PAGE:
According to recent research from Columbia University, state laws allowing medicinal marijuana increase rates of recreational use and dependence within the state.
The study takes into account recreational marijuana use and disorders in adults living in any of the states that have legalized the drug from 1991 up to 2012.
Researchers suggest that, as marijuana becomes increasingly legal, there should be equal efforts to analyze the benefits and risks of using the drug, while also developing prevention and intervention protocols for cases that may be considered uneventful.
So far, 29 states have legalized marijuana in some form.
As marijuana becomes legal, illicit use rate
Pot laws have changed radically in the last two decades. Researchers cite that, due to the ongoing legalization of marijuana, whether it is for medical or recreational use, people are losing their fear of the drug.
In reality, using marijuana does bring a series of complications and risks, which include impaired functioning, psychiatric symptoms, and addiction, vehicle crashes, and more. To analyze these risks and to determine the way to reduce them is this study’s primary purpose, and it seems that a critical factor for the increased rate of recreational users are medicinal marijuana laws.
Few studies analyze the incidence of medical marijuana laws in several states. Some did not compare use rates with medicinal marijuana laws and others just take into account a small sample of the population, researchers note.
They highlight the case of California and Oregon. California passed its first medicinal marijuana laws in 1996, while its usage rates were higher than most states. On the other hand, Colorado passed its own legislation in 2009 and saw an increase of 10,000 users per month and 900 dispensaries built since then.
To have a reliable pool of data, researchers used three large surveys: The National Longitudinal Alcohol Epidemiologic Survey (1991) and the National Epidemiologic Survey on Alcohol and Related Conditions (2001 and 2012).
During the first survey, there were no medical marijuana laws. In 2001, 18 percent of Americans lived in states with such laws. By 2012, a third of Americans lived in states where medical marijuana was legal in some way.
The surveys analyzed adults older than 18 years old. The polls were almost the same, with the main difference that the 1991 survey was made with pen and paper, while the other two used computers. All three used the same questions and were approved on a government level. They analyzed 41,764, 41,1814, and 35,549 participants respectively.
Results showed that, in the earliest period (1991 to 2001), illicit marijuana use and disorders related to the drug did not change noticeably, while in the latter period (2001 to 2012) both use and disorder rates increased substantially.
Researchers concluded that the legalization of marijuana resulted in at least 1.1 million adults classified as illicit marijuana users alongside 500,000 adults with some sort of disorder due to marijuana use. They assure that seeing the consequences of use and disability that marijuana is known to promote, it is important to tackle this issue as it is of utmost public concern.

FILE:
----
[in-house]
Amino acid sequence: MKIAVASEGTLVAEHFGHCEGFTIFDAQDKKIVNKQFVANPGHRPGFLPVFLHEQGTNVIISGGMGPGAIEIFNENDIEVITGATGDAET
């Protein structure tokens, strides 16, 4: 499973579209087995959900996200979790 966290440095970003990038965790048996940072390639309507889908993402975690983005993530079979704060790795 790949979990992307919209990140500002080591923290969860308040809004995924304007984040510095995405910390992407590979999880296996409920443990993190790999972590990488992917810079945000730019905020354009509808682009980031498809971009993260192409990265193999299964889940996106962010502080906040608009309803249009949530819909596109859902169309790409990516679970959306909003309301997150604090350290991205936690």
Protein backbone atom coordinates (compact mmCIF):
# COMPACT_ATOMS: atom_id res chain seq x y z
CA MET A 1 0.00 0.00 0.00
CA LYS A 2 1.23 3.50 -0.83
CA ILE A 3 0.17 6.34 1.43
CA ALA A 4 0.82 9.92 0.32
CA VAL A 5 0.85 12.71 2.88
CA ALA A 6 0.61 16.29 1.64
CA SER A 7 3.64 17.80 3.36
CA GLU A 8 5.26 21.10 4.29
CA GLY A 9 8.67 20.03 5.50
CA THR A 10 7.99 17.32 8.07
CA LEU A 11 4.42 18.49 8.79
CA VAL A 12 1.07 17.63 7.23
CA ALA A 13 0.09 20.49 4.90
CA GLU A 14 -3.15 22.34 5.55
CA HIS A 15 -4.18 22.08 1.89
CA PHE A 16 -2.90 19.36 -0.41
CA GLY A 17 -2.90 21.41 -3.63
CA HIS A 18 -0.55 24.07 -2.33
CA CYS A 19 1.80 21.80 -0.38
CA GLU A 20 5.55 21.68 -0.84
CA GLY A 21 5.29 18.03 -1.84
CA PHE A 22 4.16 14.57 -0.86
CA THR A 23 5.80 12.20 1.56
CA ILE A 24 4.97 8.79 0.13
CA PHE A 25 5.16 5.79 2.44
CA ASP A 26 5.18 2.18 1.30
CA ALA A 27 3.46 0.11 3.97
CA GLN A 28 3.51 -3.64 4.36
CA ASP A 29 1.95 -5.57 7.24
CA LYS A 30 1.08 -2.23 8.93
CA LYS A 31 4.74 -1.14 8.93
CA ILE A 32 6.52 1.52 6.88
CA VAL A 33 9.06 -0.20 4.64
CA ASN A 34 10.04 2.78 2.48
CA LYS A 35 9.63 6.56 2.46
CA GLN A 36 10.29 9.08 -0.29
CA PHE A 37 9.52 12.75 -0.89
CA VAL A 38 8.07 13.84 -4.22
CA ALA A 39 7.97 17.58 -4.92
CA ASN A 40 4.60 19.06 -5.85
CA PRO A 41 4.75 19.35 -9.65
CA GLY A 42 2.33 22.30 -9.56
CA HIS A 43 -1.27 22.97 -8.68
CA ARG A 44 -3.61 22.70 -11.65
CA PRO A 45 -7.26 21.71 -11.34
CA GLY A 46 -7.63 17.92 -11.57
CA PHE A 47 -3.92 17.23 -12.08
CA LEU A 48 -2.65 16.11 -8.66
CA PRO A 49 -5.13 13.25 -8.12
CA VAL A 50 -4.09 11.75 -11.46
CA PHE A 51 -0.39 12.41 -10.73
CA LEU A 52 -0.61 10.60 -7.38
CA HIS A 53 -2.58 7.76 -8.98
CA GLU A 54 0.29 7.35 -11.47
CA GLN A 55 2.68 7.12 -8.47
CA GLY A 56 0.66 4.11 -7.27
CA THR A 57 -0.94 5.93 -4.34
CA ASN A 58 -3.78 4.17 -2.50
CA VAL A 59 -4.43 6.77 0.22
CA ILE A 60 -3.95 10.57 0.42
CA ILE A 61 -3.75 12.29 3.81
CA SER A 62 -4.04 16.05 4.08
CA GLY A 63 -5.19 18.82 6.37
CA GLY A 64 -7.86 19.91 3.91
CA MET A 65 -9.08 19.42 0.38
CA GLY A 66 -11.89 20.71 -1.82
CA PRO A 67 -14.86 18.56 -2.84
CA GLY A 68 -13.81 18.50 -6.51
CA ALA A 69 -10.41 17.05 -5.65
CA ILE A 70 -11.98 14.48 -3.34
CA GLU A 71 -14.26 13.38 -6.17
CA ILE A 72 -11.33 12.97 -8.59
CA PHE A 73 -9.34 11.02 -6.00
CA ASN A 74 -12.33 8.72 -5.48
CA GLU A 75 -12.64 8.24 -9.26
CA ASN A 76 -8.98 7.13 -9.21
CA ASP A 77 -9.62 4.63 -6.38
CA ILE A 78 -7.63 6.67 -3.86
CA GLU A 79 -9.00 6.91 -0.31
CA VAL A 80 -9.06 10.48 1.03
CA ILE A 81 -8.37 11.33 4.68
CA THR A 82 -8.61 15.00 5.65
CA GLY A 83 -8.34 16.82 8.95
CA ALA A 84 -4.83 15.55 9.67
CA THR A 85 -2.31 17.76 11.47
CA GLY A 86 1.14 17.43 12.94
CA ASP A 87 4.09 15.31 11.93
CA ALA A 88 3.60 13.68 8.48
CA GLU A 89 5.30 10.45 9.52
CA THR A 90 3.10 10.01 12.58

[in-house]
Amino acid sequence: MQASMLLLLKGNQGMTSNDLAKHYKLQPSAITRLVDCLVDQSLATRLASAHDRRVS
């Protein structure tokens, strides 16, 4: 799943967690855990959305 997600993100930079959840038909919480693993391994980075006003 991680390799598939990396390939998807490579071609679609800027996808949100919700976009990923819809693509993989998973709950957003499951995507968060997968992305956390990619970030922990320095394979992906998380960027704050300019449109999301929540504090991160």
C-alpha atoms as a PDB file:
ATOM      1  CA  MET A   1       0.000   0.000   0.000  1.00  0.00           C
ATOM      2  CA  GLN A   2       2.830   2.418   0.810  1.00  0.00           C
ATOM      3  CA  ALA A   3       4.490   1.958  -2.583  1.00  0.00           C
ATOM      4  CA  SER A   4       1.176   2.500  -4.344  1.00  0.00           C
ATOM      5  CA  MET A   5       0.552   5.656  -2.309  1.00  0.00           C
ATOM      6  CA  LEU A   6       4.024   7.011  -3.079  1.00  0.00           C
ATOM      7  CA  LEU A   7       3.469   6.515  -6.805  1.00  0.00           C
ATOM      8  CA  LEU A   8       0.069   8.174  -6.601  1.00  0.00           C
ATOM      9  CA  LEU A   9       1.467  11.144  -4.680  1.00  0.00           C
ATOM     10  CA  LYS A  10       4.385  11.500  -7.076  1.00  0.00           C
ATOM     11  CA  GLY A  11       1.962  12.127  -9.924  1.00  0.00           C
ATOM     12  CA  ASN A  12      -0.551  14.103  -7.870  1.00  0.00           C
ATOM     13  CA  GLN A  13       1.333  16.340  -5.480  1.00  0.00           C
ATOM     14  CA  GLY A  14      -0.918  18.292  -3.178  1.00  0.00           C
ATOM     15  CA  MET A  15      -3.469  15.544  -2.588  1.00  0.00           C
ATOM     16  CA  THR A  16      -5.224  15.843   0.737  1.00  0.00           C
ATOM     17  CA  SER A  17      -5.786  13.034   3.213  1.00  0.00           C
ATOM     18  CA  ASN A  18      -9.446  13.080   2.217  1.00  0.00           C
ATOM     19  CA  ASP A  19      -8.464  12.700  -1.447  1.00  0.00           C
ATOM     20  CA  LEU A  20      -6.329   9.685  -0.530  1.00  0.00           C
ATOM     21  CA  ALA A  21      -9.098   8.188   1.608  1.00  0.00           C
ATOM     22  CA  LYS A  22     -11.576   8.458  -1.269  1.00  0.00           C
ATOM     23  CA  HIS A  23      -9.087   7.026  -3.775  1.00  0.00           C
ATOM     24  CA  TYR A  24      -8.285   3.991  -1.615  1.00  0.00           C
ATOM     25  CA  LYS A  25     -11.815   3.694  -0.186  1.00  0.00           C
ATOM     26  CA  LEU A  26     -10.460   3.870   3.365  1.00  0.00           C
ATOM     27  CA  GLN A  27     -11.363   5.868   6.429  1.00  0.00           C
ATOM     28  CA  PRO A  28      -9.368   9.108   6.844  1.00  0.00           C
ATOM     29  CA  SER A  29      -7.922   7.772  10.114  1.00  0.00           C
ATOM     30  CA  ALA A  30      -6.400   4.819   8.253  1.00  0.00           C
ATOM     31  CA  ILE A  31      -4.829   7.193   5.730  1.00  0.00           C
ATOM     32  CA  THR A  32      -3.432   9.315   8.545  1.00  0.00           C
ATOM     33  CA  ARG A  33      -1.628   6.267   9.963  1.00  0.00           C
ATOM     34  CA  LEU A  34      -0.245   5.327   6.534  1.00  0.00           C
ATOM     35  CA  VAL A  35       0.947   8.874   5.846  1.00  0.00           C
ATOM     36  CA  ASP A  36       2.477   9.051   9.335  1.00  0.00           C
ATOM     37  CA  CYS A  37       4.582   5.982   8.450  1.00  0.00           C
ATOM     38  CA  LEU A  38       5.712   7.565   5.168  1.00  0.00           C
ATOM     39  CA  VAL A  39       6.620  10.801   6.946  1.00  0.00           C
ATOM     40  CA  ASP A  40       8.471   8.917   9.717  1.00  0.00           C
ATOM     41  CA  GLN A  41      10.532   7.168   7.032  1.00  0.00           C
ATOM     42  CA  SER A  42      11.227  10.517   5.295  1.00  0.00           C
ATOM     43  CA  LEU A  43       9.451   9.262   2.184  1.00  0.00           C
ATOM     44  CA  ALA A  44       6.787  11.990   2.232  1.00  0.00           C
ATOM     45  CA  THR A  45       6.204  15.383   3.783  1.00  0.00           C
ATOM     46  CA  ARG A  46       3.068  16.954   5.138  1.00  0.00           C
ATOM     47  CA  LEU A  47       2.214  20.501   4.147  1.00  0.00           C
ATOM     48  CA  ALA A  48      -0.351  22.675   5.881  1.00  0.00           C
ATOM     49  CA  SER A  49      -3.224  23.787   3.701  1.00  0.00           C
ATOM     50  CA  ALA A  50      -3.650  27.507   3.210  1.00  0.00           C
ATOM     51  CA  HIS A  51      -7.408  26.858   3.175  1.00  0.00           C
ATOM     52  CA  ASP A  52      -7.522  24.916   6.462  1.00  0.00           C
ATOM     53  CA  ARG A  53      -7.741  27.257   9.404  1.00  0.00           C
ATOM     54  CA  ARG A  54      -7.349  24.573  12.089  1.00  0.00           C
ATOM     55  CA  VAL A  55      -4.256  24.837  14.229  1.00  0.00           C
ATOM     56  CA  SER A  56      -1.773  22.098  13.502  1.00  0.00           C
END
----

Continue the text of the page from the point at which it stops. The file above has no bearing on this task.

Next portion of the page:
Marijuana use does come with its risks
Experts put the blame on the medical marijuana industry that has promoted the manufacturing of different ways of using the drug. Another cause might be the increased availability of the drug, as partial legality always promotes the use of the product, even if it’s controlled. A buyer or a seller could get large quantities of the drug and distribute it as gifts or for revenue.
Regarding cannabis use disorder, experts say that a person suffers from it if using the drug causes significant problems in occupational or academic duties. There’s also the risk of social withdrawal, intoxicated behavior, impulsiveness, and impaired recognition of risks. Other cases of cannabis use disorder are characterized by neglect to responsibilities and even marital/child neglect.
Prolonged marijuana use can cause more severe mental health symptoms, such as paranoia or acute psychosis, including delusions and hallucinations. According to studies, there is a 4 percent chance of suffering from schizophrenia due to prolonged marijuana use. This, alongside other effects, may cause little emotional stability.
The study does not dictate that every illicit marijuana user suffers from a disorder or that it is an addict, although marijuana addiction is a reality and its consequences should not be ignored even if the drug is legal in some jurisdictions.
Marijuana addicts or people diagnosed with cannabis use disorder should follow simple treatment goals. These include stopping using the drug because:
- You feel you use more than what you need.
- You feel that its use is getting out of control.
- You feel you’re wasting time when using it.
- You’re getting more tolerant to the drug.
- You feel withdrawal symptoms when not using it.
These goals and more information on cannabis dependence are available here, and although information may seem biased depending on who publishes it for the public, it is best to get informed from all possible sources and then taking a sound judgment concerning the use of a drug whose legality increases with each passing day.
Source: JAMA Psychiatry